- What one piece of writing was most inspirational to you as an LSI researcher?
I think I’m going to be greedy here and claim two entire books. The first is Paul Drew and John Heritage’s (1992) masterpiece collection Talk at work. As a graduate student venturing into the field of discourse, Talk at work was a revelation to me. My copy still has all the post-its I attached, complete with giddy scribblings: “Read this again”, “procedural consequentiality – IMPORTANT”, and most eloquently, “YES! I totally agree!” (with what, it’s rather difficult to tell now – presumably the entire page). In particular, Paul Drew’s chapter on the contrasting versions of events put forward by the defense attorney and the alleged victim in a rape trial resonated strongly with my growing interest in conflict talk. The examination of how participants manage competing versions of the same events was a central concern of my dissertation. In a single case analysis of a harassment complaint, I examined how two male disputants and the mediator constituted, negotiated, and brought the dispute to resolution within the institutional constraints of a community mediation session. The second book is Janet Cotterill’s (2003)Language and power in court: A linguistic analysis of the OJ Simpson trial. I found this work striking not only for Cotterill’s wonderfully clear and accessible writing, but also for her judicious methodological eclecticism, and her ability to employ a range of tools to construct a fascinating and insightful analysis.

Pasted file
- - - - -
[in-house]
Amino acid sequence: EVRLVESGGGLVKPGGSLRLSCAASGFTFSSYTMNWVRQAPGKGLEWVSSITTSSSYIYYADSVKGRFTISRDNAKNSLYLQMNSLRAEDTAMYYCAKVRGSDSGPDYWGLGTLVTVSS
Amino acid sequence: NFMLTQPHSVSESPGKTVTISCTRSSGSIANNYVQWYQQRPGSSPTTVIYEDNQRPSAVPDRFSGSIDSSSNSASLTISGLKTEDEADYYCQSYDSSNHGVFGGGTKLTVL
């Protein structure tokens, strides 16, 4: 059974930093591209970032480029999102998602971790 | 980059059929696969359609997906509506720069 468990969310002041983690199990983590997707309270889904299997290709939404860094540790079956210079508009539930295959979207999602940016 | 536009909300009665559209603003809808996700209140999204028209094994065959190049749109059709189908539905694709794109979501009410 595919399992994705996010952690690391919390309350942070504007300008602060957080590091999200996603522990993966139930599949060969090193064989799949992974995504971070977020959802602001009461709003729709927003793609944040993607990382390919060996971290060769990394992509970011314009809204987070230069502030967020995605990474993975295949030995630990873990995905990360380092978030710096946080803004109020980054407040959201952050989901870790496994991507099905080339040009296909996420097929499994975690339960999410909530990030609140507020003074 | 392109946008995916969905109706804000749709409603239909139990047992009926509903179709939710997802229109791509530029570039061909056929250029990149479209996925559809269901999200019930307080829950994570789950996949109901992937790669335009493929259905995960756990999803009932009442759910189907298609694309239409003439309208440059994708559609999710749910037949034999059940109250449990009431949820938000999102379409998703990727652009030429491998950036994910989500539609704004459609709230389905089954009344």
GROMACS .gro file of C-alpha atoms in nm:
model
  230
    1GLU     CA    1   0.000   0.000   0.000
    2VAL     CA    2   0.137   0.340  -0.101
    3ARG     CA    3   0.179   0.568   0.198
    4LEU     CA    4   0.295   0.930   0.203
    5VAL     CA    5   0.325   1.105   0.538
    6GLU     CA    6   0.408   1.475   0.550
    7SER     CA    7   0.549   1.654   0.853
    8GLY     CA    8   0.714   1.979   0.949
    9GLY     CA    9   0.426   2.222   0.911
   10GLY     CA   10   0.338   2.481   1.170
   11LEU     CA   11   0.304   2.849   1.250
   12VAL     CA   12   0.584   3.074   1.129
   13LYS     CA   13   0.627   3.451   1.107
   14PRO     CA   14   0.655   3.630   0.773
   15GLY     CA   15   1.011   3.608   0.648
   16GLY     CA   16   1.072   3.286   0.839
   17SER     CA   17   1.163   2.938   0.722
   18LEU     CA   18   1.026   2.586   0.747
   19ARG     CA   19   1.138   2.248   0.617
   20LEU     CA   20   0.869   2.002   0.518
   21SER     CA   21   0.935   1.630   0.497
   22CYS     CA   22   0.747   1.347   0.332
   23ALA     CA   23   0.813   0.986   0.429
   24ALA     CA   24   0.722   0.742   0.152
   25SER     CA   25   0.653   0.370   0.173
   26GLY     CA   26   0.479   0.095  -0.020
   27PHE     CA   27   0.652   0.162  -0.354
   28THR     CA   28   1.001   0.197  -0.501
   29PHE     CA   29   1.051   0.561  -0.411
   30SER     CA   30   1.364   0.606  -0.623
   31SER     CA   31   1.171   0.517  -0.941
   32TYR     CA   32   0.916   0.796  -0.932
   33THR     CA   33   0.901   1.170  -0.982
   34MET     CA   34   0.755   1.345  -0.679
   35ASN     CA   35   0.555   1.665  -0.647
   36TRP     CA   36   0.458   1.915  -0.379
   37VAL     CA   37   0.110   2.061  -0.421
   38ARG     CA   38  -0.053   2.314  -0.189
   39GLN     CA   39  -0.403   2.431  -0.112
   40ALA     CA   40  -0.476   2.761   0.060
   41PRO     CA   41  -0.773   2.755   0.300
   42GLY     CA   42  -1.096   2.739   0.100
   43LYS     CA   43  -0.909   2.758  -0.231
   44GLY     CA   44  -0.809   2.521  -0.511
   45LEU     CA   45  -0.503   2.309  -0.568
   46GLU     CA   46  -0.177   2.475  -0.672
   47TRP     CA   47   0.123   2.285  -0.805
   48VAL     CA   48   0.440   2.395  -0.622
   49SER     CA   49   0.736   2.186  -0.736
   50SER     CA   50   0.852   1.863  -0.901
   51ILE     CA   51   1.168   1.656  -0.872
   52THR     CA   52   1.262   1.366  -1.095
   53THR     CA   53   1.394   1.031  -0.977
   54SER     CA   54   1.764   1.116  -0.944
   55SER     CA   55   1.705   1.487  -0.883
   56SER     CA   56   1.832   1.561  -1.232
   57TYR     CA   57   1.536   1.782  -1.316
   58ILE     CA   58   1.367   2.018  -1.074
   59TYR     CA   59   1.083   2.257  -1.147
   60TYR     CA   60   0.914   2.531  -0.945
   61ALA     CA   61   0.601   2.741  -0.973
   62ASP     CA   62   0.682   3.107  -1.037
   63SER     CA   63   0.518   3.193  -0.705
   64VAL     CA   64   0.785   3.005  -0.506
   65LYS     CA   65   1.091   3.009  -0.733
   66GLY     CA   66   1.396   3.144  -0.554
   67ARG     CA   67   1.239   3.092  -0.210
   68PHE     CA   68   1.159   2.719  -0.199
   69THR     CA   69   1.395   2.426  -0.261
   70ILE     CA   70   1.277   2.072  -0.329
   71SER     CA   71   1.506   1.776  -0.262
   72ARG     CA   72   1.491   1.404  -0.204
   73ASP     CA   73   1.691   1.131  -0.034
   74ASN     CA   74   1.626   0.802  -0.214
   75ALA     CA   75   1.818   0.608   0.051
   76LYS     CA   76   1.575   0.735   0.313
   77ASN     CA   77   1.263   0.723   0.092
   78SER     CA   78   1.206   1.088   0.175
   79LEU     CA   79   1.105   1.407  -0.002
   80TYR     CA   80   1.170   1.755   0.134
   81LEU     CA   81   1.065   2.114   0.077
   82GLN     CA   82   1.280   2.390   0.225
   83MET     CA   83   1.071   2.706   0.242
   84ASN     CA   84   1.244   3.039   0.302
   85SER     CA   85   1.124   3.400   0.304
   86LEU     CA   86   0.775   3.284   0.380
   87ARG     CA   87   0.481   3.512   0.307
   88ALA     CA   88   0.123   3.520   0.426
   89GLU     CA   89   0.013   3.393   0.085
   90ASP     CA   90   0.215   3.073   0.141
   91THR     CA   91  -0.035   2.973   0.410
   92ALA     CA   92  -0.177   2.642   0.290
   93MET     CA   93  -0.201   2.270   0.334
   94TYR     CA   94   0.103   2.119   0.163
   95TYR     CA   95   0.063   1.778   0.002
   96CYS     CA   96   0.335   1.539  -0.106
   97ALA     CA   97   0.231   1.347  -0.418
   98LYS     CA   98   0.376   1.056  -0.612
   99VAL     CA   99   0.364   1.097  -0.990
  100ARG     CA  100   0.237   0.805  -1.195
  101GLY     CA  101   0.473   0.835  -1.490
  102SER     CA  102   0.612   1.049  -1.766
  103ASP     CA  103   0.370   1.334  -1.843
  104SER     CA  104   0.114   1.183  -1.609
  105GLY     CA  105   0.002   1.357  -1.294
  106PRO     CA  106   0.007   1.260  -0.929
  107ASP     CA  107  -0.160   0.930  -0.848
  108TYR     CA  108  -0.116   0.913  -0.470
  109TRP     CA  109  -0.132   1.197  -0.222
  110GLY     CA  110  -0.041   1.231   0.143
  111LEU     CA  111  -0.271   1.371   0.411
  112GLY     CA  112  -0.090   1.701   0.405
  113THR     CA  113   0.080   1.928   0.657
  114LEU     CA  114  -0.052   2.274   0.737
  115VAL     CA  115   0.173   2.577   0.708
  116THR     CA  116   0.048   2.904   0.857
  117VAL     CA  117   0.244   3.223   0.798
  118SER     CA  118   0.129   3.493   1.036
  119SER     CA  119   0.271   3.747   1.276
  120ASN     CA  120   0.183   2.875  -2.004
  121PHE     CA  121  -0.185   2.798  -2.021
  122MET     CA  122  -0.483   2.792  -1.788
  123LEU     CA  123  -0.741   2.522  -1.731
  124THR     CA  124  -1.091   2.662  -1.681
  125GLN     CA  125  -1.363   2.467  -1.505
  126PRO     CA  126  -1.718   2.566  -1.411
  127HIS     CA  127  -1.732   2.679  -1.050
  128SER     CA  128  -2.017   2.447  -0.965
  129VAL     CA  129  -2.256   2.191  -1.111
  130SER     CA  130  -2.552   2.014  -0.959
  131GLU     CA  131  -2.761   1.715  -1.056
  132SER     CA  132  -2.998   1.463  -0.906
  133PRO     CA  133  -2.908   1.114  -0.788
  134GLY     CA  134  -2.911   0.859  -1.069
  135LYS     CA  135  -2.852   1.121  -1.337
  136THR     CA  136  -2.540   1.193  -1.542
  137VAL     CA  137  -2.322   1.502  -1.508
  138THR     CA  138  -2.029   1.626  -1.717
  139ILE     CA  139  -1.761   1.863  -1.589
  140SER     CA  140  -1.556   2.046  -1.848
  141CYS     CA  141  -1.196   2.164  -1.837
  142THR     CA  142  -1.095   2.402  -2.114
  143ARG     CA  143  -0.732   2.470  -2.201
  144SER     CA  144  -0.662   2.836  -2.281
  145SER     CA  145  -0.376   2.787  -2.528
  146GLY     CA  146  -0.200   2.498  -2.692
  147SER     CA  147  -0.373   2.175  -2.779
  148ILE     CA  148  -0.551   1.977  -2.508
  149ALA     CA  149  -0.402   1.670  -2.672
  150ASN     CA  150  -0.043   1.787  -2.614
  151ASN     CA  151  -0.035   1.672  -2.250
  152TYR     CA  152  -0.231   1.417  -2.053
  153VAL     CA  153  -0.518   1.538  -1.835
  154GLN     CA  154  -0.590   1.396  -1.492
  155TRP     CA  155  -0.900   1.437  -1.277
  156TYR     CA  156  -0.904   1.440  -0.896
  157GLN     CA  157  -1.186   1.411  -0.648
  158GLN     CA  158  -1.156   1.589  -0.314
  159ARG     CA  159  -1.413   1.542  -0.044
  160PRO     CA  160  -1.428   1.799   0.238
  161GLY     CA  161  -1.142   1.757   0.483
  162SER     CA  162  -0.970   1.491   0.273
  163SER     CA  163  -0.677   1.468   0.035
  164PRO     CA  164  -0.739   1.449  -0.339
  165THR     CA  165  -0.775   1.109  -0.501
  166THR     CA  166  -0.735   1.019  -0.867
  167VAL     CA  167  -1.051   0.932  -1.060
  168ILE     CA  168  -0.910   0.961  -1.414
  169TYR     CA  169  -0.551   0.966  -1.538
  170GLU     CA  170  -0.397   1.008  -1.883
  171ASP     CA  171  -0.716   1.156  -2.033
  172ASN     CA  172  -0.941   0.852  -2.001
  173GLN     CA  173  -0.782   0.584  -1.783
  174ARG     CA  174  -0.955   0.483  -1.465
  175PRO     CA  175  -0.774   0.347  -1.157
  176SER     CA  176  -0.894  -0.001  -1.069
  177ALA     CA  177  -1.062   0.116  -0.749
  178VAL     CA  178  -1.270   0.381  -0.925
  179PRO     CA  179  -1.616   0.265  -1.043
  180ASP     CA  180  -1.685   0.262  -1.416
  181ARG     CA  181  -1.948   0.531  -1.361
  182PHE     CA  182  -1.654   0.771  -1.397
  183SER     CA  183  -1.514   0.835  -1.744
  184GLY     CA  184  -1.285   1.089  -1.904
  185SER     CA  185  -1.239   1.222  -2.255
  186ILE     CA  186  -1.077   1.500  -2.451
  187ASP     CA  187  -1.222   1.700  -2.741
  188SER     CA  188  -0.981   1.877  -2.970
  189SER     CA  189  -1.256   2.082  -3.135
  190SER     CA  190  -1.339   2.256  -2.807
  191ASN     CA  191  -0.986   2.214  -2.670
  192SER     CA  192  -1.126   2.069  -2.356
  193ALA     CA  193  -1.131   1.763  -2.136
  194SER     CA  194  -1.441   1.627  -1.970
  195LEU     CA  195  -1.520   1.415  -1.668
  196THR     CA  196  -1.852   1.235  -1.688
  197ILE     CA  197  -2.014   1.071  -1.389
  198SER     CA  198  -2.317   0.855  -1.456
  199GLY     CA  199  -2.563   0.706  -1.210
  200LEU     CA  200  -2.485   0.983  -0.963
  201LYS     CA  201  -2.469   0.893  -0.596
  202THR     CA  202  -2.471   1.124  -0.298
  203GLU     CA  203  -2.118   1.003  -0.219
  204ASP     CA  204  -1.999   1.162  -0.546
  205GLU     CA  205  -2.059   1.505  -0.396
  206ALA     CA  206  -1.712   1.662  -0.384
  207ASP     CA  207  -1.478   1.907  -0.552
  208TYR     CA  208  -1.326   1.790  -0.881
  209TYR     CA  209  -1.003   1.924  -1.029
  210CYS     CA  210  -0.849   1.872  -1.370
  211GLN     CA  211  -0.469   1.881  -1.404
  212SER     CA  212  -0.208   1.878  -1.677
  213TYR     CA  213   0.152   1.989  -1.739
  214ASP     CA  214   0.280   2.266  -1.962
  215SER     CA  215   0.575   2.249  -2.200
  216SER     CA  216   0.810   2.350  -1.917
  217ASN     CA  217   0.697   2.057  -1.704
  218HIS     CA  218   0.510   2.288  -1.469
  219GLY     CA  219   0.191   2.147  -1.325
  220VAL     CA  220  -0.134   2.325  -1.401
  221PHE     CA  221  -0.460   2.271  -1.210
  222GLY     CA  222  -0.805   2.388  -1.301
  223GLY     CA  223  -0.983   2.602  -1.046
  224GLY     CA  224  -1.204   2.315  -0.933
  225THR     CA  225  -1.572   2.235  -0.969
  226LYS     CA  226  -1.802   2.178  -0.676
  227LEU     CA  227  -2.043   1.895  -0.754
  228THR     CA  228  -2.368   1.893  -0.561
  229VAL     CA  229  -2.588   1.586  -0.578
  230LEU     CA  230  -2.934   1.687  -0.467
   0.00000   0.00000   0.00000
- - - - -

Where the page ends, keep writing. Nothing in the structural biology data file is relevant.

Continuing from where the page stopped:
- What question you are currently trying to explore? How?
I’m working a project that explores the interface between what are considered “good” teaching practices for international teaching assistants (ITAs) and the concepts of interactional and pragmatic competence. The question that I’m currently attempting to address is “What are the interactional practices that distinguish “successful” ITAs from “unsuccessful” ones within the context of a classroom orientated performance assessment”? The project is an interdisciplinary endeavor, bridging assessment, discourse analysis, and teacher education. Working with researchers from outside our field is an exciting and challenging experience, and a pleasant change from the rather more lonely work of a dissertation study!